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Two classes of drugs are currently used for the treatment of influenza virus infections: M2 inhibitors (M2Is; amantadine and rimantadine) and neuraminidase inhibitors (NAIs; oseltamivir and zanamivir). In recent years, a high percentage of circulating influenza A (H3N2) viruses have shown resistance to M2Is (6). Until recently, there was a low prevalence of NAI resistance among circulating viruses (8). However, surveillance in Europe during the 2007-2008 influenza season revealed the sudden emergence of oseltamivir resistance in influenza A (H1N1) virus isolates, and these resistant viruses spread worldwide in the following 2008-2009 season (10). Since early April 2009, a novel strain of influenza A (H1N1) virus has spread rapidly worldwide (3), and the World Health Organization declared an H1N1 pandemic in 2009. While resistance to oseltamivir is rare in novel H1N1 viruses at present (4, 5), constant surveillance is essential to monitor the emergence and spread of drug-resistant viruses.
The oseltamivir-resistant viruses harbor a specific mutation in the neuraminidase (NA) protein: a substitution of Tyr for His at position 275 (N1 numbering). The current screening methods for the resistant viruses are performed to detect this mutation. Recently, new molecular detection methods involving the use of real-time PCR have been reported (1, 2, 9). Although these methods are rapid and sensitive, the probes used in real-time PCR are rather expensive. Hence, there is a need to develop a more cost-effective approach. In a previous study, we developed a mismatch amplification mutation assay-PCR (MAMA-PCR) approach to detect a gene mutation that confers amantadine resistance on influenza A (H3N2) viruses (7). The present report describes a new MAMA-PCR method for detecting the H275Y mutation in the NA genes of oseltamivir-resistant influenza A (H1N1) viruses.
Throat swab specimens from patients were collected as part of a nationwide surveillance program. The specimens were inoculated onto MDCK cells, and viruses were isolated from infected cells. Viral RNA was extracted from throat swab specimens or from viral culture supernatants. cDNA was synthesized from viral RNA and used as the template for PCR. Primers with conserved sequences (NAN1F and NAN1R) (Table (Table1)1) were designed for the control PCR amplification of a 938-bp NA gene fragment. Mismatched reverse primers (MAMA275H and MAMA275Y) (Table (Table1)1) were designed for the detection of codons for His 275 (CAT) and Tyr 275 (TAT), respectively. A MAMA primer was added to each PCR mixture in order to generate a 539-bp PCR product only when the cDNA contained the corresponding gene sequence. The PCR mixture (25 μl) contained 2.5 μl of cDNA, 1 U of Ex Taq DNA polymerase (TaKaRa), 10 pmol of the forward primer, 2.5 pmol of the reverse primer, and 25 pmol of the MAMA primer. The reaction mixture was subjected to an initial denaturation step at 94°C for 3 min and then 30 cycles of PCR at 94°C for 30 s, 55°C for 30 s, and 72°C for 45 s.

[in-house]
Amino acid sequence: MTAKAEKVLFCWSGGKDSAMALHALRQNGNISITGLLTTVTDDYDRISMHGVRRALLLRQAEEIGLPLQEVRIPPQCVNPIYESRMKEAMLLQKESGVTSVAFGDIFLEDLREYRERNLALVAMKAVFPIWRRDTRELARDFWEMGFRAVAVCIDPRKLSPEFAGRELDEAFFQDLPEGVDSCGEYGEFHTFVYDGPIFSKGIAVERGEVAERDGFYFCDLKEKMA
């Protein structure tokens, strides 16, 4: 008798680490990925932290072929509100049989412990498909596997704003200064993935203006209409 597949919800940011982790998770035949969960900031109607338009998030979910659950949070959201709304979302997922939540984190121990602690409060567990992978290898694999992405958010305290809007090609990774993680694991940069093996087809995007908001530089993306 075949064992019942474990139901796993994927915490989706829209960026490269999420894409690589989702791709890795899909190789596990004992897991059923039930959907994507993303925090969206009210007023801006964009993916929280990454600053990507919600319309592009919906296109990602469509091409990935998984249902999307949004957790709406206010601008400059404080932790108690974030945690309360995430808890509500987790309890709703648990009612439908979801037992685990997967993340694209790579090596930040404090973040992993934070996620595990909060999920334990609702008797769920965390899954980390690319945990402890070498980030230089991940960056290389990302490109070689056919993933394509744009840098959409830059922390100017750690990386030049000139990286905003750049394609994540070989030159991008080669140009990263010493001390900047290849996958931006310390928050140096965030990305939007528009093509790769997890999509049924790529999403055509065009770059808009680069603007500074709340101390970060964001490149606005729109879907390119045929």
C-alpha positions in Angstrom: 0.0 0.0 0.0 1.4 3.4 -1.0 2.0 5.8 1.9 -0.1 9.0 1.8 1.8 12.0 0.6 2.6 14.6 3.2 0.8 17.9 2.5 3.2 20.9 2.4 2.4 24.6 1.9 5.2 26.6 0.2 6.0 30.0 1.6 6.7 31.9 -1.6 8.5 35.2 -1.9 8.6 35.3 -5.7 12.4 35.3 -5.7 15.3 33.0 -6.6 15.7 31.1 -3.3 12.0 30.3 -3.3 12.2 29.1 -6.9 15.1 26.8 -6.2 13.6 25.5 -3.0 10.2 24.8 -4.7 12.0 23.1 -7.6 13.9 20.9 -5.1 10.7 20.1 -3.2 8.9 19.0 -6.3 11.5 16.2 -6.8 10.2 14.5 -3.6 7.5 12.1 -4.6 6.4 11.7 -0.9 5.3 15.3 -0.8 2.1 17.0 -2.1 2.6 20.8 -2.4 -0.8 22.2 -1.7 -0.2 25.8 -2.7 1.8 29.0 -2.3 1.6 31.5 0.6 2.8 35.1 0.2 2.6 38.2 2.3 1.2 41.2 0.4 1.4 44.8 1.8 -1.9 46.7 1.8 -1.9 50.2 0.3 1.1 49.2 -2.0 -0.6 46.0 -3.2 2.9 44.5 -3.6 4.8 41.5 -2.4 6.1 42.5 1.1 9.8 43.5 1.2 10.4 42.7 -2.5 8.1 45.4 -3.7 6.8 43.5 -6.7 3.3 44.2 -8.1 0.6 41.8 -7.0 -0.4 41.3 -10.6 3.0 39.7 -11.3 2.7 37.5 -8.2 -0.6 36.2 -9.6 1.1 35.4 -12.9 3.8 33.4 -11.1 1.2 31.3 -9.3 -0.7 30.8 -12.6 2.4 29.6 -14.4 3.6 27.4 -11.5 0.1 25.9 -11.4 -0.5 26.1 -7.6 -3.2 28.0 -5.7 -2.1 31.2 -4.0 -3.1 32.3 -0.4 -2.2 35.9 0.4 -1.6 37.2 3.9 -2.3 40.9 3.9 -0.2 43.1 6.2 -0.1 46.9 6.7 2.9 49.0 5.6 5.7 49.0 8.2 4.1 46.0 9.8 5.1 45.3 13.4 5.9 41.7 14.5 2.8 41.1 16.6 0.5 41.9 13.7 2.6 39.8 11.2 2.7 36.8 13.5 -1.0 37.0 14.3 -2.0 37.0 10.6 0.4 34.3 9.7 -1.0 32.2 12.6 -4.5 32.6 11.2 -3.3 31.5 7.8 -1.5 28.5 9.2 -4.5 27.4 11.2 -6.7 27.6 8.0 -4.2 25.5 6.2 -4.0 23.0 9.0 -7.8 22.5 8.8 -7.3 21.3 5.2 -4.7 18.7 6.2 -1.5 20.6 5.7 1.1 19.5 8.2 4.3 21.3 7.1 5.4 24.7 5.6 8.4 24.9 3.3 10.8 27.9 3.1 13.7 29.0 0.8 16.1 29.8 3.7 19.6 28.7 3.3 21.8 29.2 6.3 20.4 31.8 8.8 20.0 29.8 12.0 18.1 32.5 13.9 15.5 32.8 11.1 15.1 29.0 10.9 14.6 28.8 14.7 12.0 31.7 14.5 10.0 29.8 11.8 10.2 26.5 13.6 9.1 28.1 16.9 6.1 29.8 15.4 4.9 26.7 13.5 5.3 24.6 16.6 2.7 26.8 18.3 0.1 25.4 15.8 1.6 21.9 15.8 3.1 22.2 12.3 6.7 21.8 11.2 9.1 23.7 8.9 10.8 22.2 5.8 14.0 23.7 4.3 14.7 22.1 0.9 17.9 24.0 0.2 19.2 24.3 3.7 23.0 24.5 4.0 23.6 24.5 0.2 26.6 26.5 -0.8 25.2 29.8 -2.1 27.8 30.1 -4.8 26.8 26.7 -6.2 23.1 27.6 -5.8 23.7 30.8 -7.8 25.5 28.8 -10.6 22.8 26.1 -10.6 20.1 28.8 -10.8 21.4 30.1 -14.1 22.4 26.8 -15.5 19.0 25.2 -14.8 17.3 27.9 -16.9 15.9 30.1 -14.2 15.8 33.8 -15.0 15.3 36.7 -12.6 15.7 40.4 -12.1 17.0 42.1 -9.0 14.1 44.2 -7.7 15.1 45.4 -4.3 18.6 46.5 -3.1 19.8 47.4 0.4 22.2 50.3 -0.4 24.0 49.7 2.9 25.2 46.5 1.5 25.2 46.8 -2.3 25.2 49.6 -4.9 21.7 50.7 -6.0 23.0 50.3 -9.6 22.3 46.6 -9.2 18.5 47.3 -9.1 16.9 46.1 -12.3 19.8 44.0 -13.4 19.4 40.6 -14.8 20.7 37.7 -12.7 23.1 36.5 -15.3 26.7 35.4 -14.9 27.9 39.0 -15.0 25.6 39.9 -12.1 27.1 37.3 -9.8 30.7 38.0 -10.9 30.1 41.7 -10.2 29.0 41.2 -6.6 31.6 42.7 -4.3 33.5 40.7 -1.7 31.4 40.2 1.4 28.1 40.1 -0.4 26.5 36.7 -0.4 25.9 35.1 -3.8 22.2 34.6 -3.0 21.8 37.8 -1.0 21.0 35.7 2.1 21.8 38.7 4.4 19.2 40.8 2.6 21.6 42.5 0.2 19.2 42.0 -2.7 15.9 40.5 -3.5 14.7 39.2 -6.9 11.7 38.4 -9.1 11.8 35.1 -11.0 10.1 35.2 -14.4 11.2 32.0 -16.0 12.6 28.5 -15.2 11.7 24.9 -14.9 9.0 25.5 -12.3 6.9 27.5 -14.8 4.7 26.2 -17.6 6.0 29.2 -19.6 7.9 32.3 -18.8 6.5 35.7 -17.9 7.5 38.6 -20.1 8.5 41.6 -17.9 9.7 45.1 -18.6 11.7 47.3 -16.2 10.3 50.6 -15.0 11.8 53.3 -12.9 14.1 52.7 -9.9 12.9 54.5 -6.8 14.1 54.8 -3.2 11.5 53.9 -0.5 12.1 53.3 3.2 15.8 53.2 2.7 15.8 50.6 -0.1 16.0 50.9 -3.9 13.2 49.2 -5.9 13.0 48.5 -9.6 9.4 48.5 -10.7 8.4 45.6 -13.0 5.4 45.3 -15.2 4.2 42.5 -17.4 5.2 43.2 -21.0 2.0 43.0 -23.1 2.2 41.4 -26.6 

Forty influenza A (H1N1) virus isolates from the 2007-2008 season and 16 from the 2008-2009 season were analyzed. A representative result from screening for the H275Y mutation is shown in Fig. Fig.1.1. The 589-bp product observed in lanes 1H to 4H indicates the presence of His at position 275, which renders the strain sensitive to oseltamivir, and the absence of the mutation. In contrast, the 589-bp product observed in lanes 5Y to 8Y indicates the presence of the mutation conferring oseltamivir resistance. The nucleic acid sequences of the NA gene were verified by sequencing the 938-bp control band. The MAMA-PCR method was found to clearly distinguish the mutant type from the wild type. This method can also be performed using viral RNA directly from throat swab specimens.
Among the 40 examined strains isolated in the 2007-2008 season, 1 (2.5%) was found to have the H275Y mutation. All (100%) of the 16 examined strains from the 2008-2009 season were found to harbor the mutation. The incidences of resistant viruses in the two seasons are consistent with reports from the nationwide surveillance (10). Twenty-four pandemic H1N1 virus strains that were isolated in June 2009 were also examined using the primers listed in Table Table1.1. The MAMA-PCR revealed that all these strains were 275H viruses. The results were also verified by a subsequent sequencing analysis.
The assay described herein will allow for more convenient screening of the viruses, without the need for expensive real-time PCR approaches, and is useful for not only seasonal influenza A (H1N1) viruses but also pandemic 2009 influenza (H1N1) virus strains.
GenBank accession numbers for the NA gene sequences determined in this study are as follows: AB451119 to AB451157, AB445013, AB510208 to AB510223, AB510919 to AB510926, and AB520639 to AB520654.
Published ahead of print on 10 March 2010.